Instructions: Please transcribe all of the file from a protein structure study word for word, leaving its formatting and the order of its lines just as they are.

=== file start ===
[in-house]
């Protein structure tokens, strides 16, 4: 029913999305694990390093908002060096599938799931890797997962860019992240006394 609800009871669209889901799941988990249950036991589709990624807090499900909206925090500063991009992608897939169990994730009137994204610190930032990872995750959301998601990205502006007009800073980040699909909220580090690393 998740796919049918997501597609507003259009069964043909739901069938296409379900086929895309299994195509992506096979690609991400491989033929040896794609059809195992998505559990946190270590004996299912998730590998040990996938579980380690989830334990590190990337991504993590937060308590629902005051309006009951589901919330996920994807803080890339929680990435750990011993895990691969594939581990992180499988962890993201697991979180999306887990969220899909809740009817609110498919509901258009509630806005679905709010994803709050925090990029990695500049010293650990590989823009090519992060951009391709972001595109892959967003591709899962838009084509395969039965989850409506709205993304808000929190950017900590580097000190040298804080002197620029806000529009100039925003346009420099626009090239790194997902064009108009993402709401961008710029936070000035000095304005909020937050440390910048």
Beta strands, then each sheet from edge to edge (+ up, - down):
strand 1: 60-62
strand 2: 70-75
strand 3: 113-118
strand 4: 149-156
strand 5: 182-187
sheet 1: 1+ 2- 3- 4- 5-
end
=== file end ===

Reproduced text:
[in-house]
């Protein structure tokens, strides 16, 4: 029913999305694990390093908002060096599938799931890797997962860019992240006394 609800009871669209889901799941988990249950036991589709990624807090499900909206925090500063991009992608897939169990994730009137994204610190930032990872995750959301998601990205502006007009800073980040699909909220580090690393 998740796919049918997501597609507003259009069964043909739901069938296409379900086929895309299994195509992506096979690609991400491989033929040896794609059809195992998505559990946190270590004996299912998730590998040990996938579980380690989830334990590190990337991504993590937060308590629902005051309006009951589901919330996920994807803080890339929680990435750990011993895990691969594939581990992180499988962890993201697991979180999306887990969220899909809740009817609110498919509901258009509630806005679905709010994803709050925090990029990695500049010293650990590989823009090519992060951009391709972001595109892959967003591709899962838009084509395969039965989850409506709205993304808000929190950017900590580097000190040298804080002197620029806000529009100039925003346009420099626009090239790194997902064009108009993402709401961008710029936070000035000095304005909020937050440390910048």
Beta strands, then each sheet from edge to edge (+ up, - down):
strand 1: 60-62
strand 2: 70-75
strand 3: 113-118
strand 4: 149-156
strand 5: 182-187
sheet 1: 1+ 2- 3- 4- 5-
end